I just kind of let it go. And then within a day or two, my father—you could almost hear the wheels clicking in his head. Click click click. He would come out, “Oh, Lieutenant.” He would smile, “Oh, Lieutenant Graham.”

I said, “What are you talking about?”

He said, “Oh, you know, hmm, that’s not a bad idea.”

I said, “what do you mean, what’s not a bad idea?’”

He said, “Oh, you know, I hadn’t thought of that. But you don’t really know exactly what you want to do. Oh, this could be a possibility.”

I said, “What are you talking about?”

“Well,” he said. “I think maybe we should go down to headquarters Marine Corps and you should talk to them about the possibility of going in the Marine Corps.”

I said, “You’ve got to be kidding me! Even if I were interested in that, I would definitely go to the navy first!”

TS:

Why—why is that?

AG:

Because it was like, “Just because you want me to do this doesn’t mean I would do that! I would go to the navy!”

TS:

I see.

AG:

I would go to the navy first. So obviously what happened was that I did agree, kind of with this—“well, whatever” —only we didn’t use that term then—“whatever.”

TS:

[chuckles] Right.

AG:

In my mind, “All right, just to appease you, then, I’ll go with you.” I know as he drove me there—which was not even quite an hour away—I kept saying, “I just want you to understand that I am going to visit the navy first, then I will go into see who you want me to meet in the Marine Corps.”

Anyway, by the time we got there and we marched in, he of course headed directly to the Marine Corps. Here we are, standing in front of the, you know, office. The director of women marines, I guess it was. He, of course, knew her. He said, “You’re right here. We’re just going to talk to them. Then I will take you down there.”

The end result was that I had met the director of women marines. And within a couple of hours I raised my right hand, and my father raised his right hand and he swore me in. I kept asking, prior to that, I kept asking, “Are you sure I can get trooped and not in for life.” They assured me that I could get out anytime up to the day I accepted my commission. While I went through this twelve week training program, I could get out anytime. But once I was to be—what’s the word?

TS:

Commissioned?

AG:

Commissioned, right, and get my bars pinned on, then—I then was committed for two years. So it was a huge move for me. What went through my head, “Oh my gosh, what are all my North Carolinian friends going to think of me? They’re going to think that I have totally gone to the dogs.” I kept thinking—I kept worrying about, “What are my North Carolina friends going to think of me?”

TS:

Why were you worried about that?

AG:

Because I didn’t think they really knew anything about the military. I think even then it was like, “You couldn’t possibly do that. You’ve been trained to do this other and now you’re going to go in the Marine Corps?” It was like a real let down. It was like a real—I don’t know how to really describe it, but it wasn’t positive in my eyes—of their acceptance. That was what I really was concerned about—not what would my mother think when I went back home, but “what are my friends going to think of me?” It was very important, I guess, to be sure that they didn’t think I was doing something just terrible and almost degrading. I think I felt it would be degrading in their eyes.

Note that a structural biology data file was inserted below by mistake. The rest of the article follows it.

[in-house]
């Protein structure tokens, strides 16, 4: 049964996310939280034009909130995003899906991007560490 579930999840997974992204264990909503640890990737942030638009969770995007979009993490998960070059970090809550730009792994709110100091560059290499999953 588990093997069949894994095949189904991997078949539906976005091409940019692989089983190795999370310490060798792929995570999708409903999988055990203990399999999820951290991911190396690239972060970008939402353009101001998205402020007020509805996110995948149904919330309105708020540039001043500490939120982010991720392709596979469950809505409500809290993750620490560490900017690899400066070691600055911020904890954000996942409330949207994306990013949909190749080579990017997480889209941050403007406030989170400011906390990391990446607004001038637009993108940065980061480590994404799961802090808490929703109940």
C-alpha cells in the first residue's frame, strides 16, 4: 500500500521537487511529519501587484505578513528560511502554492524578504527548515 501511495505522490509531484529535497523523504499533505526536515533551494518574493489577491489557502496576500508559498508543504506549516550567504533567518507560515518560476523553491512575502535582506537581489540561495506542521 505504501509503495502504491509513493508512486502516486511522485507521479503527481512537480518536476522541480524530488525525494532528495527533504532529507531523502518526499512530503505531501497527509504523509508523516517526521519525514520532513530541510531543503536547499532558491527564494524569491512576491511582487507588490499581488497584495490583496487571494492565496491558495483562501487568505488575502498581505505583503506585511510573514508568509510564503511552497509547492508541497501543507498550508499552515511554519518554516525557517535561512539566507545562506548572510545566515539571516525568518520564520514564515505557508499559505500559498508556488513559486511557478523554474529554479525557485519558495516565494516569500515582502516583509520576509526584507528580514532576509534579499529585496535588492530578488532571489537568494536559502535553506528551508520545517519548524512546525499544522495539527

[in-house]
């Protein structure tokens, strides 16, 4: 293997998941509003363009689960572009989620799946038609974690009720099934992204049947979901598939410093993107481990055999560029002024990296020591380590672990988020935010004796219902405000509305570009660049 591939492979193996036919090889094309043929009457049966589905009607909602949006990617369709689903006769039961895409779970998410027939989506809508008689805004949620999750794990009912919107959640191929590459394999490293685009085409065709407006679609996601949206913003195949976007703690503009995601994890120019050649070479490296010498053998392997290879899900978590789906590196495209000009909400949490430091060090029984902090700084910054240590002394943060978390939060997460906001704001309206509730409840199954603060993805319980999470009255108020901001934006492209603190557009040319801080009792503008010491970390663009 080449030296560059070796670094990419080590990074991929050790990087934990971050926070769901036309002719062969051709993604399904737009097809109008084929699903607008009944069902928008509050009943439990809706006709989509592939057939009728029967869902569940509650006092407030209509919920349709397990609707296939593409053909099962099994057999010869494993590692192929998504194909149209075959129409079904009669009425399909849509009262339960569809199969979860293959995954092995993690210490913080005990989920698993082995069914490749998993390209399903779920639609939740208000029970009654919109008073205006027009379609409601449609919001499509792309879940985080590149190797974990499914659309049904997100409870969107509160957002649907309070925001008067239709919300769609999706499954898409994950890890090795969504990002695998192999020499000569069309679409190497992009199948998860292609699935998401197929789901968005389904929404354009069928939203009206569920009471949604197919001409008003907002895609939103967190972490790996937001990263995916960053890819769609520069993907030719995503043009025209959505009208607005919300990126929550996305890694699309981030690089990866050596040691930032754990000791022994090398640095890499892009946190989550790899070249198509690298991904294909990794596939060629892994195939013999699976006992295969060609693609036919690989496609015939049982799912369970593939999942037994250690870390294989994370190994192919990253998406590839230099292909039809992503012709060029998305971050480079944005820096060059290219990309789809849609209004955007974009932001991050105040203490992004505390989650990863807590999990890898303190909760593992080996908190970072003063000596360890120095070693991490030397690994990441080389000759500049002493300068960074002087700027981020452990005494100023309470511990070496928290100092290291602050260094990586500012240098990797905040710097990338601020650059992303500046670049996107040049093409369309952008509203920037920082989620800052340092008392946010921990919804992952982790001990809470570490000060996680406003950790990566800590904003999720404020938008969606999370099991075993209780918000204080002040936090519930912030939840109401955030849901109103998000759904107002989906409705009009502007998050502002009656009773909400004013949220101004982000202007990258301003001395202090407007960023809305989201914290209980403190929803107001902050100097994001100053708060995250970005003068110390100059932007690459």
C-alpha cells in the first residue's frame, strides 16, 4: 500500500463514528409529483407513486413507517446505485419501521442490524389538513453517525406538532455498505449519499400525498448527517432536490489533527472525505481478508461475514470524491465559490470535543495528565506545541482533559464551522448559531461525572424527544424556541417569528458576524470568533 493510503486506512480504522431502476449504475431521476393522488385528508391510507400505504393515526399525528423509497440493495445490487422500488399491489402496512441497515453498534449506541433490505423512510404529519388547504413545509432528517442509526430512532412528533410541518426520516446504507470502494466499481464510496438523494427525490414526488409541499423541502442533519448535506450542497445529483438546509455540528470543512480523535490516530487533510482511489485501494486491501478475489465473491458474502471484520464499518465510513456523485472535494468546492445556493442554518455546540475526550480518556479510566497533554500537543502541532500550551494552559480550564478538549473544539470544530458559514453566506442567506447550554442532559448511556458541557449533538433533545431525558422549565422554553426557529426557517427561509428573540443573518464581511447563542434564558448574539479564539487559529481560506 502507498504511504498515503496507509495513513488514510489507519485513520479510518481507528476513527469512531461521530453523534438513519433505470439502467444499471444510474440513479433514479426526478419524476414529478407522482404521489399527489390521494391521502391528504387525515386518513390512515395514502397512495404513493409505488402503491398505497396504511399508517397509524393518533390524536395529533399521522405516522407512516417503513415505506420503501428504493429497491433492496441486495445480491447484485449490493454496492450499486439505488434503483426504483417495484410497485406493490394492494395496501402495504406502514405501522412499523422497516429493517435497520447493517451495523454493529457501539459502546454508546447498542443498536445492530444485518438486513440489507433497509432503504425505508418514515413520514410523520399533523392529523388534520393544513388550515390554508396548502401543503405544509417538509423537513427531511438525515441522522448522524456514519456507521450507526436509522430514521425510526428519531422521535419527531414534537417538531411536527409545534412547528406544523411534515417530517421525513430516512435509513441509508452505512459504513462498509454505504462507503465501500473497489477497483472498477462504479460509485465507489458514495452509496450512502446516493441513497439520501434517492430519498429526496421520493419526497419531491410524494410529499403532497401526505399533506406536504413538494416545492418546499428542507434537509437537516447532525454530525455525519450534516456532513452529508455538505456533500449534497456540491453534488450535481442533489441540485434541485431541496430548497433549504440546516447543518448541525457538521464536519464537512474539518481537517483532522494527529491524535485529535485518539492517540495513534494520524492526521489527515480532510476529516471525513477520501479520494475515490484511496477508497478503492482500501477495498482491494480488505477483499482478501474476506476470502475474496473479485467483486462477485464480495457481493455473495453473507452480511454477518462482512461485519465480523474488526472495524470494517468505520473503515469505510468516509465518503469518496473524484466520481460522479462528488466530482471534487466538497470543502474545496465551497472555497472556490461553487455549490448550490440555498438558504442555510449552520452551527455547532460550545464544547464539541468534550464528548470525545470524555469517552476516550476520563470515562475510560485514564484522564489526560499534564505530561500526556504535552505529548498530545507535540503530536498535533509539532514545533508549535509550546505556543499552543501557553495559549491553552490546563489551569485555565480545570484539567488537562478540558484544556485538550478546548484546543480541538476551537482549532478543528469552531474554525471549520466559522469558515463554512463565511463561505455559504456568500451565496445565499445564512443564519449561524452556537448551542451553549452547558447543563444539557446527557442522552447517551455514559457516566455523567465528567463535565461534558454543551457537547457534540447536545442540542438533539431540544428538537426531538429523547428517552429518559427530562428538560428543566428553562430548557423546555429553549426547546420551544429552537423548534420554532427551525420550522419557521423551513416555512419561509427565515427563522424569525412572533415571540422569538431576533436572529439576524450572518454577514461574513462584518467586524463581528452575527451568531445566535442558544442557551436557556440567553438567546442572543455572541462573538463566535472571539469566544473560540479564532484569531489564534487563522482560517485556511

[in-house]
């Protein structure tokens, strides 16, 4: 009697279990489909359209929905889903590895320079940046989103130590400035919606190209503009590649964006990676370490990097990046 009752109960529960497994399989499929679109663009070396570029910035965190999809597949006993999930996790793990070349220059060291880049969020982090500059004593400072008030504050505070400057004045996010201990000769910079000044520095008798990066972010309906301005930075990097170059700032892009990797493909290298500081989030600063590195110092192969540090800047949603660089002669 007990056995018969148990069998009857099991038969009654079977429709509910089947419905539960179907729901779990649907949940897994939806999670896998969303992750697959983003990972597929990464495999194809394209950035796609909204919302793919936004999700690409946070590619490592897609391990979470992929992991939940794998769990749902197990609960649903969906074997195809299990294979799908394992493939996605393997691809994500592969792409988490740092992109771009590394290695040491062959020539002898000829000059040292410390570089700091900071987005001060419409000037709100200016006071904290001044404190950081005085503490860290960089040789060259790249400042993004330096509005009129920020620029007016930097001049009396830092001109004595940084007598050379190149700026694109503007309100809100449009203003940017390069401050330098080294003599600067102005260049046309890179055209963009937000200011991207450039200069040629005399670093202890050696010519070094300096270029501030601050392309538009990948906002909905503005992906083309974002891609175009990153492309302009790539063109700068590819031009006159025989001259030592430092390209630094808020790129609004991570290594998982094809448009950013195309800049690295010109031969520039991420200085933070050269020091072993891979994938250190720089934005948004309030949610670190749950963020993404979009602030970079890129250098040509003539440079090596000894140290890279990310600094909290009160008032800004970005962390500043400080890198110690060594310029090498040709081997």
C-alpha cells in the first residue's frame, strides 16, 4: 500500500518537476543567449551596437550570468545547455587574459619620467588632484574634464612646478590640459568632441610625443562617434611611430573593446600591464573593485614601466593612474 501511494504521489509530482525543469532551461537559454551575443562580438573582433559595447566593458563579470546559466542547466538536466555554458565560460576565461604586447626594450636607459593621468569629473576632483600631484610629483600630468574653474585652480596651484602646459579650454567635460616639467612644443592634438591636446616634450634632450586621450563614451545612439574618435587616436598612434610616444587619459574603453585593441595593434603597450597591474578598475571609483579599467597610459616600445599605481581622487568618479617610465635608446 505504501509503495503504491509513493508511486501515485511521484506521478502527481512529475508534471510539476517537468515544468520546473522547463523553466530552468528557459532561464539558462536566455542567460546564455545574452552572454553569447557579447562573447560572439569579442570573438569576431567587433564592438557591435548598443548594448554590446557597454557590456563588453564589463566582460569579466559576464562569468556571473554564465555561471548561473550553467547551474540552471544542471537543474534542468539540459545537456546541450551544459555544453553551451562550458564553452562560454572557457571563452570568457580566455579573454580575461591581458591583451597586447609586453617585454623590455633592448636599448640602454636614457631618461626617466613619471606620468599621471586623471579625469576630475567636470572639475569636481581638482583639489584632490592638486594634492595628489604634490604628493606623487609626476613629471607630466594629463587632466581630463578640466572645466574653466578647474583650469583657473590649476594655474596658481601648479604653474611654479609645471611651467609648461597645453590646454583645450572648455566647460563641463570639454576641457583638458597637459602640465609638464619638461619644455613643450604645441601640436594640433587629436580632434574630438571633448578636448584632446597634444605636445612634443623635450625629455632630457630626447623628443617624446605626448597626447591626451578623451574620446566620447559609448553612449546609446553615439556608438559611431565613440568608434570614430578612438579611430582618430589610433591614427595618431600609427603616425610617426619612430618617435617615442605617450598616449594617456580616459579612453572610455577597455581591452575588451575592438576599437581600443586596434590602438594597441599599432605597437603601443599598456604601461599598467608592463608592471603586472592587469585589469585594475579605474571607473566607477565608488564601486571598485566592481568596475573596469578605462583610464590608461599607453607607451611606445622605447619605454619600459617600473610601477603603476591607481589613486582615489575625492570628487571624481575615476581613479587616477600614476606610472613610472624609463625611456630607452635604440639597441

TS:

So what was their response?

AG:

They were very, very surprised. I think they probably were speechless. Because I don’t think I even mentioned it to my roommate before, maybe I mentioned something about the Marine Corps but it was in passing—you know, whatever. They did not have any idea that it was something I might even consider thinking about. I felt that they would really—I would be lowered in their eyes. I felt it wasn’t a plus—it was a minus.

TS:

So was that the case?

AG:

Well, they were always very nice about it. They never said, I can think of Ann Lee. I can see Ann Lee and they would always kind of go, “Gosh—well, that’s different” —or something. I can see how she would say it.

TS:

Putting a positive spin on it?

AG:

Or, “Wow.” Ann Lee—my other good friend, Ann Sloan, would have been smiling and kind of giggling and saying, “Well, that’s different than home economics,” or something. They never ever treated it—or treated me as a degrading act on my part. I think it was so far out of the blue that it was kind of a shock. It was a shock.

TS:

Well, how did your mom react?

AG:

I think she thought that was fine. I think—I don’t think that she was excited about it or anything. I think she thought, “Adele, that might be good for you”. Because she knew that I was—I just didn’t have—I had not established a direction. I think she thought that was probably a very good move.

And I had almost quit WC after my second year, because it had been such a struggle. I went home and my folks knew.  Every letter that I would write home would say, “I’m failing. I’m failing.” These were all the core classes, you know, we were required to take: economics, I guess, was one, history—world and European history, the languages. I had Spanish in high school. I had Latin because my father made me take all these classes that he had —Latin and physics and Spanish and algebra, which was good, because those things were required for me to get into high school.

I never did well in them and every time I went home I would say—he would say, “How did you do?”

I would say, “Well, I flunked, but I was the highest of the ones who flunked with the test.”

He would say, “Oh, well, I always got A’s”.

Anyway. So when I went into college I signed up for Spanish again. Instead of them putting me—in high school I did get a D one semester in physics. But I did get Cs, Bs, and As generally. I did—there were things I did. However, when I got to WC and they put me in advanced Spanish, it was extremely difficult for me. I ended up with this teacher—she—well, let me precede that for a minute.